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Take a few examples of generic noun phrases:

A) Tigers are big.
B) A tiger is big.
C) The tiger is big.

All the above three represent a group of Tigers as a whole or all tigers in general.

Today I was looking up the definition of 'definite article' and it reads like this:

We use the definite article in front of a noun when we believe the readers knows exactly what we are referring to.

Since this definition is a general one and the nouns used are generic nouns so is there any difference in the sentences given below ?

  1. We use the definite article in front of a noun when we believe 'readers' know exactly what we are referring to.
  2. We use the definite article in front of a noun when we believe the 'reader' knows exactly what we are referring to.
  3. We use the definite article in front of a noun when we believe 'a reader' knows exactly what we are referring to.
  4. We use the definite article in front of 'nouns' when we believe 'the reader' knows exactly what we are referring to.

Do all mean the same or they mean differently ?

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We can refer to a species in several ways in English:

A) Tigers are big.plural, all tigers
B) A tiger is big.singular indefinite as exemplary member-at-random of the class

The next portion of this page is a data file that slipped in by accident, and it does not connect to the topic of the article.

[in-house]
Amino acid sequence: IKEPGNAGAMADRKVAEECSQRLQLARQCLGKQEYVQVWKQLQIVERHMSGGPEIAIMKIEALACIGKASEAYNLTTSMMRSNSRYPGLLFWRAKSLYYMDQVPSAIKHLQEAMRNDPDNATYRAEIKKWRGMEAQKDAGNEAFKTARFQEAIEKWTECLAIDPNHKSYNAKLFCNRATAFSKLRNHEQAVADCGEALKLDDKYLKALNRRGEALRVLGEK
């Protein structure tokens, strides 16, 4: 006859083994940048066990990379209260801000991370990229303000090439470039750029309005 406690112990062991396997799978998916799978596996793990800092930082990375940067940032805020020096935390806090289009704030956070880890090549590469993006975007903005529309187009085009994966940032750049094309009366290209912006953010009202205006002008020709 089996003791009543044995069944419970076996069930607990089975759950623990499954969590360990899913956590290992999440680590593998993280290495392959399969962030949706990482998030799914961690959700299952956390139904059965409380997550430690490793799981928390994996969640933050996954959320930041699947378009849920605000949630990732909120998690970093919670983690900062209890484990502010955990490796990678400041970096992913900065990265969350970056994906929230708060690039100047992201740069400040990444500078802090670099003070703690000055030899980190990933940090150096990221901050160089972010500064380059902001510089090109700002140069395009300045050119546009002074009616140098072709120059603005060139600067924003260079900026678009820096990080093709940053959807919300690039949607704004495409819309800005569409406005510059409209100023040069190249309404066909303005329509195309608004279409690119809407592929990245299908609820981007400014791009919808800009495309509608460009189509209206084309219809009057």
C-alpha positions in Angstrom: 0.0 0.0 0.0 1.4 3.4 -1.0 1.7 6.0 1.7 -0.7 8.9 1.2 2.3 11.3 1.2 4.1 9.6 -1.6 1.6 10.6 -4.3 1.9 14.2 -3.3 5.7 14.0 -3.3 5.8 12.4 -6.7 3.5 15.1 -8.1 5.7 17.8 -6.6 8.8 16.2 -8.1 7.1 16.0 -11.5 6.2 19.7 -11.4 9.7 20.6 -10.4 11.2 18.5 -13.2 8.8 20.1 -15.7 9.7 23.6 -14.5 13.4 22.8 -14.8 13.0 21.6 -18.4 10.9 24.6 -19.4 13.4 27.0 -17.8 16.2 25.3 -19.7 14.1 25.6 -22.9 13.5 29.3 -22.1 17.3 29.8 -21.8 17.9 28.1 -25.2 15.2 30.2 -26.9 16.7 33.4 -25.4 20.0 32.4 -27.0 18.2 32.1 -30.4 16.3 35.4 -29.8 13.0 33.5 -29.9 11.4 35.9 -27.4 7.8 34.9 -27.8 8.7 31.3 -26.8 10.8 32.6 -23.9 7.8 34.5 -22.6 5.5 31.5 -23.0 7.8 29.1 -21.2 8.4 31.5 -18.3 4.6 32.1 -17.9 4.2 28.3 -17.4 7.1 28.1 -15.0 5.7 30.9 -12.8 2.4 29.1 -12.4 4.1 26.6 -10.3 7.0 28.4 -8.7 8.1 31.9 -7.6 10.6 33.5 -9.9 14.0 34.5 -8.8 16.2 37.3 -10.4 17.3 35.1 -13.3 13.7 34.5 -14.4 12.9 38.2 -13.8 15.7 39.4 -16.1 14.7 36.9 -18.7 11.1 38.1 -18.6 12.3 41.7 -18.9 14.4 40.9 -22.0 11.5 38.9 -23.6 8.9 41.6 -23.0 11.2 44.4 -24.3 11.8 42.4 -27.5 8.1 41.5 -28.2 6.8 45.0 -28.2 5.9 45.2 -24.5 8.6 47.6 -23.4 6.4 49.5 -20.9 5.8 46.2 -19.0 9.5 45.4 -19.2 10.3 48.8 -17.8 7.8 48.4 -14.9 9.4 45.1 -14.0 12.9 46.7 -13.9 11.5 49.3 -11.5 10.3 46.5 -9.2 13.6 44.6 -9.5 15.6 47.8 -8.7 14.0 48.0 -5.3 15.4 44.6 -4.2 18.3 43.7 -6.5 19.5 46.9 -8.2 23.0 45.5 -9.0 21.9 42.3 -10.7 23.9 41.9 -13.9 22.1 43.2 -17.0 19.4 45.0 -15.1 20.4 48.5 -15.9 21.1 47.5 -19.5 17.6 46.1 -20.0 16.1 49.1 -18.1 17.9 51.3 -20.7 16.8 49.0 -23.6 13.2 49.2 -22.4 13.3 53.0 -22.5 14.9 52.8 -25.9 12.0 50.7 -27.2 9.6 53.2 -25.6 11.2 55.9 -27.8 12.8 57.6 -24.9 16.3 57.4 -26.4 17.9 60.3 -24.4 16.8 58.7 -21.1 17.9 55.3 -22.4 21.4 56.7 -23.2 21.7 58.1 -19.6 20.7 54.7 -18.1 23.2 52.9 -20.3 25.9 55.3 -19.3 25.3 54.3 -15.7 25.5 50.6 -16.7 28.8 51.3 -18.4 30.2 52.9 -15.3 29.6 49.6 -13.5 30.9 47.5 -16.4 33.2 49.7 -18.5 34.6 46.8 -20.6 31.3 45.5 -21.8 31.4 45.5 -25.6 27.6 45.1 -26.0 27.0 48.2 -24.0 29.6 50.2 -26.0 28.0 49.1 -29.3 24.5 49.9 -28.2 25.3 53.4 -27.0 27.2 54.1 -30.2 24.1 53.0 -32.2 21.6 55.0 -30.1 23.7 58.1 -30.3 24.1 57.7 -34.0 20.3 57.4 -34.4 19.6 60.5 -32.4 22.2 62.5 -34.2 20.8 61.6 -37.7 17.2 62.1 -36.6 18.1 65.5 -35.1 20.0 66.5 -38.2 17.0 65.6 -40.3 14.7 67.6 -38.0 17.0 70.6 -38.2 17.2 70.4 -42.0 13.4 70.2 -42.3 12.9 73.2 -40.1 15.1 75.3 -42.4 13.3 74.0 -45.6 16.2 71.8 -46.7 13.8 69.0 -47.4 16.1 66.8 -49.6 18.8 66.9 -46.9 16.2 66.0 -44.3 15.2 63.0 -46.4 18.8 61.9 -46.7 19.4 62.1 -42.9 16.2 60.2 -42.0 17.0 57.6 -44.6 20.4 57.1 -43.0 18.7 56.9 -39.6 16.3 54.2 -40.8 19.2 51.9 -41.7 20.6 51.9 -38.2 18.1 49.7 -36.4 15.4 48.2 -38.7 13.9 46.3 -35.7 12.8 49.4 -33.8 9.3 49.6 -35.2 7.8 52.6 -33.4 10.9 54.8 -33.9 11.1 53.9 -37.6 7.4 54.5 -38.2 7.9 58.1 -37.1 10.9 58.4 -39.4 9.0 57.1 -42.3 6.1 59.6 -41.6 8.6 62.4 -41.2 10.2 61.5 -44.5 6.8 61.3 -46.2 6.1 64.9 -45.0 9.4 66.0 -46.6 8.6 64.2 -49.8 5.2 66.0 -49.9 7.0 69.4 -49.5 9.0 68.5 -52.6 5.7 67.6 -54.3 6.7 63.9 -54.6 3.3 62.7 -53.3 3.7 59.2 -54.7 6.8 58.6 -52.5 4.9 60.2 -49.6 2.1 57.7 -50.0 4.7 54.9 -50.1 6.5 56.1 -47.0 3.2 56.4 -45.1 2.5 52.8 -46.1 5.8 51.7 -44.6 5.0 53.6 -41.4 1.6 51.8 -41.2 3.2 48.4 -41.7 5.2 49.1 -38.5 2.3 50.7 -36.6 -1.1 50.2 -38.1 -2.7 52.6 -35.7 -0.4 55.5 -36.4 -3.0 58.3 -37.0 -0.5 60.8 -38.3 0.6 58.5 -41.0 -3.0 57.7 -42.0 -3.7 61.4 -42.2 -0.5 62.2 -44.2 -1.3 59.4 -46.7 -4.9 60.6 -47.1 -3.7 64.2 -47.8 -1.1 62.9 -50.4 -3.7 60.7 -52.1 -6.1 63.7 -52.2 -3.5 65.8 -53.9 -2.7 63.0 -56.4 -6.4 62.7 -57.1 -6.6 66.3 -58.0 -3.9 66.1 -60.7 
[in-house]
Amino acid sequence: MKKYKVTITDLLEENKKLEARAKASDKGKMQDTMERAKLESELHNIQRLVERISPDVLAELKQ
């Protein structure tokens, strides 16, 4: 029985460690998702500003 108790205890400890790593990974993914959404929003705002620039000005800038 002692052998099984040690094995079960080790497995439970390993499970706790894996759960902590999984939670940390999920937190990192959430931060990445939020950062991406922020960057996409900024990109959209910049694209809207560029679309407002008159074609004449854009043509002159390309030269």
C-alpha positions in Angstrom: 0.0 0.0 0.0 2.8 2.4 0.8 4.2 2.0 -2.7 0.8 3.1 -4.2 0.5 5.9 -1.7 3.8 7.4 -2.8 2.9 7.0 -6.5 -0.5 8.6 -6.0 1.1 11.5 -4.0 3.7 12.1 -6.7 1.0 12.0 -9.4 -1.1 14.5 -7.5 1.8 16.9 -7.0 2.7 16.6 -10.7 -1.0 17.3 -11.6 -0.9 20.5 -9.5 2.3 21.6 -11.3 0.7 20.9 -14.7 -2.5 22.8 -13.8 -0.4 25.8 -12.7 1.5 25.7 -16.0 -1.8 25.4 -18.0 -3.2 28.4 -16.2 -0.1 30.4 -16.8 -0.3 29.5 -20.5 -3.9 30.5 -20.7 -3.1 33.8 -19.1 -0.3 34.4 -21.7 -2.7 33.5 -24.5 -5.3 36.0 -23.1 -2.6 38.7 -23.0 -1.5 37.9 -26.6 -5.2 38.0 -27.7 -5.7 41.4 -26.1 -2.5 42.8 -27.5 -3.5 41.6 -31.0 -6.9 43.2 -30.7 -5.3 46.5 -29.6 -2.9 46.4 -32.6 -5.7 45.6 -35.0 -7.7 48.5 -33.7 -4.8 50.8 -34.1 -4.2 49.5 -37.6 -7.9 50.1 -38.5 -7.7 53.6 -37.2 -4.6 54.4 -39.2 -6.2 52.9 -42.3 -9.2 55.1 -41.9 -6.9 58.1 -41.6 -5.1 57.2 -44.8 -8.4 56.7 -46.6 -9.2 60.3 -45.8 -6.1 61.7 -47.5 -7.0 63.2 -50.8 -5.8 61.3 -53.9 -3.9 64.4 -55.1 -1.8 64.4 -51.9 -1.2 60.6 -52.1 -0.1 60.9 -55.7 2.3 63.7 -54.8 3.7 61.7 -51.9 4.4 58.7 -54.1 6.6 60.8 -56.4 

C) The tiger is big.singular definite as class exemplar per se

  • +1 -- I upvoted this answer because it's the most succinct one at the moment. (@Brock if this answer is too concise, you might find this page useful: books.google.com/books?id=GTgRCjOIKyYC&pg=PA21.) I wish I could give more than one vote to each answer (so I could give this one two votes and other answers one vote each). – Damkerng T. Apr 13 '17 at 23:49
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Here's the tricky bit about all this:

If are writing about a tiger that shows up on your lawn, in the second occurrence of the word in your text, that "a tiger" becomes "the tiger". When this is taught in English, this aspect is often overlooked.

"Yesterday, a tiger showed up on my lawn. The tiger was very bold and just marched across the grass".

Apples are good for you. [general statement] This means the same as: The apple is good for you. [general statement]

That said, not every USE of "the apple" will be a general statement.

An apple a day is good for you. [general statement about eating an apple a day]

"Someone put an apple on the dinner table and it was all shiny and wet. The apple had not been there earlier in the day."

See? You switch from AN apple to THE apple.

BUT, one can also write an essay on "the apple" as a general proposition. That would be the same as writing an essay about "apples" as a general proposition.

The title of the essay could be:

The Infinite Goodness of the Apple [a category of fruit]

And it would have the same meaning if written like this

The Infinite Goodness of Apples

[the plural in English also indicates a category in this type of context]